Mind maps, brain dumps, group discussions and SWOT analysis — there are a variety of brainstorming strategies companies use, but the goal is always the same: Find a solution to a problem.
Traditional brainstorming embraces the idea that “no idea is a bad idea” in an effort to collect many different thoughts. Essentially quantity trumps quality. Those thoughts are then evaluated, often blended into hybrid ideas, and then the best ones are applied to the issue at hand. It’s a scientific approach that requires loads of creativity on the part of the participants.
The problem is the actual brainstorming process is bland and boring. You sit in a conference room (sometimes for over an hour) and make a list. If you’re lucky, you might get donuts out of the deal.
While companies often can’t change the setting for brainstorming sessions, they can change the process to try to stimulate different parts of the brain in order to get more creative solutions. This is exactly why reverse brainstorming is gaining popularity.
Basically, reverse brainstorming is teams getting together to chat about how to make a problem worse. It can be loads of fun because the answers can vary from the interesting to the insane. Plus, unlike traditional brainstorming, you’re likely to get a lot of laughs from your colleagues, which not only makes it an enjoyable process, but further inspires creativity.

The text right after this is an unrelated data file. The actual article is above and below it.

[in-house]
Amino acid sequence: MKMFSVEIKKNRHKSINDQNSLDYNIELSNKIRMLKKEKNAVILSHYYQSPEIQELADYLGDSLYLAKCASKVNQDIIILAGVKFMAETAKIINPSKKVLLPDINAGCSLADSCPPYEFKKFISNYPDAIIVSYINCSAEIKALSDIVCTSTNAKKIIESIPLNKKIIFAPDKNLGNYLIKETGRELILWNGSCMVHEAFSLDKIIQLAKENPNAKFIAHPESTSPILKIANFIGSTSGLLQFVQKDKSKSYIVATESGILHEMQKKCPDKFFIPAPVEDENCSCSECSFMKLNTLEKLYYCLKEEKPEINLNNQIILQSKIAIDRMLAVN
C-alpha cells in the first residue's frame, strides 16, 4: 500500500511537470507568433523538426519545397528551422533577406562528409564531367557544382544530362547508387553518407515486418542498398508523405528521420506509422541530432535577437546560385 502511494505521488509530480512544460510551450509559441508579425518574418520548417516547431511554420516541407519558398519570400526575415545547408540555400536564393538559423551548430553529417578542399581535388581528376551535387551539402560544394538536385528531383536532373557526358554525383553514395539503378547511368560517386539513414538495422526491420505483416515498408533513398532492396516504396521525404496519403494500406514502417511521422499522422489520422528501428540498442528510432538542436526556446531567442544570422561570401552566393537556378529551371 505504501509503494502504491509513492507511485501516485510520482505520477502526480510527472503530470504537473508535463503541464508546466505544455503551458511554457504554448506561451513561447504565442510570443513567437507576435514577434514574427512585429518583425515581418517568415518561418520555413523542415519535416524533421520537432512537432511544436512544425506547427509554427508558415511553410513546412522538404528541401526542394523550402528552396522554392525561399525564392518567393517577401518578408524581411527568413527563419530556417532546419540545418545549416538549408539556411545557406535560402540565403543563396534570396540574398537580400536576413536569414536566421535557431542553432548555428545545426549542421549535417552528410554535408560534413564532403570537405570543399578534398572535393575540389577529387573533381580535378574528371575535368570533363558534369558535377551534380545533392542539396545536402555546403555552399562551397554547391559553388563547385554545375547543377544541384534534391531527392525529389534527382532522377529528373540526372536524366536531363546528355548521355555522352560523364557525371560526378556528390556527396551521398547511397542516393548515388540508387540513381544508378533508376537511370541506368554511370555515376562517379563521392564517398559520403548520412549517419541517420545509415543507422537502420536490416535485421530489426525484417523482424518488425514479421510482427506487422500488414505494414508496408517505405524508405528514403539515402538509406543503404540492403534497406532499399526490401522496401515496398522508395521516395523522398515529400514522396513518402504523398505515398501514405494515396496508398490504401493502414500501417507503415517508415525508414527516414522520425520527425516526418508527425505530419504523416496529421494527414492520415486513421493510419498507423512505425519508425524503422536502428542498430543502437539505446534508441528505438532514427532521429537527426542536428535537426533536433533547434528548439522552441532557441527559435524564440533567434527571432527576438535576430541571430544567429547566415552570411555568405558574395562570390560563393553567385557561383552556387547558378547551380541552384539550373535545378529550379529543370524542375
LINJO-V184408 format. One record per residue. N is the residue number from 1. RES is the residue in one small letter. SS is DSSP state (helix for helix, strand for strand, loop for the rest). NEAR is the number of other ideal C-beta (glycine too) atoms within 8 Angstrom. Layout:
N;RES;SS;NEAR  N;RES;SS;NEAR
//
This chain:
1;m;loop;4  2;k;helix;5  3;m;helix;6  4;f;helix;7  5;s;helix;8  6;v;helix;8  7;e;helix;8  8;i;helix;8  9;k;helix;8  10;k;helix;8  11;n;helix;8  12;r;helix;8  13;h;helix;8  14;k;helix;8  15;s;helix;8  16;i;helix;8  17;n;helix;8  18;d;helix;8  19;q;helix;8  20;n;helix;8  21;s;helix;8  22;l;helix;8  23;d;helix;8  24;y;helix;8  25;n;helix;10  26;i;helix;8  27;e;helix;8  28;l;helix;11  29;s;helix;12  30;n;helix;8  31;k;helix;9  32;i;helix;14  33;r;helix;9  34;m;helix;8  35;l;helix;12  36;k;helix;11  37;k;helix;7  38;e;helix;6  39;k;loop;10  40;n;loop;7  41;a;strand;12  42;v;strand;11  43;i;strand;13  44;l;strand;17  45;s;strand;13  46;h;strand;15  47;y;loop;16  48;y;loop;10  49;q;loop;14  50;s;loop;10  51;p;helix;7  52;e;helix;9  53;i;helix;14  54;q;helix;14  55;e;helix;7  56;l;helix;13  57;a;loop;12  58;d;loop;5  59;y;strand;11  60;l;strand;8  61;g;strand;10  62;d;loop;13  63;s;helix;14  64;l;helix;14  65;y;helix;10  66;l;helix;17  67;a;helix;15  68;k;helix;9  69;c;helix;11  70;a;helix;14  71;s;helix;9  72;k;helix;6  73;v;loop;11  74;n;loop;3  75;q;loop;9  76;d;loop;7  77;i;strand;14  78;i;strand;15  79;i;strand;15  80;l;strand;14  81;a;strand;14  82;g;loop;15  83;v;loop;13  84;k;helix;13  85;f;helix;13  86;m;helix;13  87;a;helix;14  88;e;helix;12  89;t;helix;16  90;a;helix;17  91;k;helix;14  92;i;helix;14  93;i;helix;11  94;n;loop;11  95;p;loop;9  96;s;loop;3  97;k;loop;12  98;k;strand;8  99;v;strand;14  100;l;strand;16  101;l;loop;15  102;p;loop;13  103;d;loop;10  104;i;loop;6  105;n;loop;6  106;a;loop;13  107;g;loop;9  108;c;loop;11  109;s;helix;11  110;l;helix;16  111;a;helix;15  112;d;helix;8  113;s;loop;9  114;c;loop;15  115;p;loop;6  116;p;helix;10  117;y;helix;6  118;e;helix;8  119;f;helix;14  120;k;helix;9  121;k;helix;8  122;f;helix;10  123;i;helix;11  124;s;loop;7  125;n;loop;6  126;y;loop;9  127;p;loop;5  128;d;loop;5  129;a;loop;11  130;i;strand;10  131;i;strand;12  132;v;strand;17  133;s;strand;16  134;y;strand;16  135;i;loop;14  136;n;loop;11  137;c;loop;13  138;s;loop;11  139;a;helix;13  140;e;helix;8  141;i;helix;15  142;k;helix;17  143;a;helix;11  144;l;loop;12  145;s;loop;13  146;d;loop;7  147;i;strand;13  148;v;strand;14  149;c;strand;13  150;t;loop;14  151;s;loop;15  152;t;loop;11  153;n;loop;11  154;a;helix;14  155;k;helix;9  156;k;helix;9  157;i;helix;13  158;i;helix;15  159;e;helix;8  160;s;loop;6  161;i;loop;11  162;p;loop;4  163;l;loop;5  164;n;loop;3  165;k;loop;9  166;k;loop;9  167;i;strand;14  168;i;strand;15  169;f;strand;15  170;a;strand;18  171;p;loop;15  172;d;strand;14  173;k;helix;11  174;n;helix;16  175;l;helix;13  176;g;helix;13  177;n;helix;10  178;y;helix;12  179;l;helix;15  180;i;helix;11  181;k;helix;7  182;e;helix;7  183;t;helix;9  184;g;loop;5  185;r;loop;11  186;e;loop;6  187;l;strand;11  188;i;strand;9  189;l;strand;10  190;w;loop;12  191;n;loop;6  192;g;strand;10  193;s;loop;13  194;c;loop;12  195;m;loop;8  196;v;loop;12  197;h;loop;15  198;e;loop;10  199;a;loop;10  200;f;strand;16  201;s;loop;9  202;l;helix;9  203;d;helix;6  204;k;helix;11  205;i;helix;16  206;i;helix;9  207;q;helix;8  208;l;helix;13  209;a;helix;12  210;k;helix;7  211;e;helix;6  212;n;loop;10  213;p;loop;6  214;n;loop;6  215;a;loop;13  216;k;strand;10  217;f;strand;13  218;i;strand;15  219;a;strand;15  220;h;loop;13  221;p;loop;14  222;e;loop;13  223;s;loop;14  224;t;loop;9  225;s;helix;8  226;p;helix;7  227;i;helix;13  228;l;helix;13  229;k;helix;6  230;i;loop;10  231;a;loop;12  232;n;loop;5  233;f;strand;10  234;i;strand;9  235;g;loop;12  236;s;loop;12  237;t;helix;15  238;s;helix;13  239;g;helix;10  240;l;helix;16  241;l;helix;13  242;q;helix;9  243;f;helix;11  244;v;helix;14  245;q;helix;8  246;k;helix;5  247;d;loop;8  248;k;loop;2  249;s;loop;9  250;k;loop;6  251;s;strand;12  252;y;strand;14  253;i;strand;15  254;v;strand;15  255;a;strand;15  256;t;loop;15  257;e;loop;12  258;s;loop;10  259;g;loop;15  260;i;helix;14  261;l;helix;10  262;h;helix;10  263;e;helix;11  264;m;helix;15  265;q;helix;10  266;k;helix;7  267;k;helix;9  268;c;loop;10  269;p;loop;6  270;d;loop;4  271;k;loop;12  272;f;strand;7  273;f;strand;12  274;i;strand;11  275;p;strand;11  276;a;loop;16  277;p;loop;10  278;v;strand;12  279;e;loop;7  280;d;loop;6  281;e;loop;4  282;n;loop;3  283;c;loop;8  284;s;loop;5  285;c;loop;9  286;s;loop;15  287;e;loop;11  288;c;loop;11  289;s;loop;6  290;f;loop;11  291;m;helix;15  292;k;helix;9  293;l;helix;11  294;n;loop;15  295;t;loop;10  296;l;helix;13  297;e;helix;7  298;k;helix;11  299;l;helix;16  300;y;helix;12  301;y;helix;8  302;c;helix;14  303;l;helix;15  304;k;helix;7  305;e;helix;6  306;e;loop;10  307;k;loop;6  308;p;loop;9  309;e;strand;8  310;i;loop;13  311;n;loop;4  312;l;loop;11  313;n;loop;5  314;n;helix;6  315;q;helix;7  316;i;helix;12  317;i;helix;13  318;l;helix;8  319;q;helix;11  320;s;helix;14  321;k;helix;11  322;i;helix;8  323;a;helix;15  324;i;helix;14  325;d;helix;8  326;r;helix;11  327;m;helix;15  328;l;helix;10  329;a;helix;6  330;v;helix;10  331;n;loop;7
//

So why spend time thinking about how to make a problem worse? The heart of reverse brainstorming is you must find the wrong in order to find the right. Once you have a list of things that make a particular issue that much worse, it becomes readily apparent what needs to happen to make it better.
Want to give reverse brainstorming a try? Here are five simple steps to guide you through the process:
Step 1: Identify the problem.
Step 2: Ask “How can we make the problem worse?” instead of “How can we solve it?”
Step 3: Record all answers without criticism.
Step 4: Review answers and flip each to reveal the fixes for the problem.
Step 5: Evaluate the results to determine the best solution.
Consider a design team evaluating a website that suffers from low user engagement. People are finding the website through online searches, but once they click through they leave quickly without visiting different pages. Why are they be leaving? Reverse brainstorming could reveal ideas like confusing copy, dated graphics, complex navigation and annoying background music straight out of the ’80s.
After coming up with a list of ideas for making the website even more terrible, it becomes clear what must be done to improve it. By asking “How can we make it worse?” you’ll get an entirely different list of thoughts than the tired old “How can we make it better?” And those ideas might be just what’s needed to get the deep insight you need to solve problems once and for all.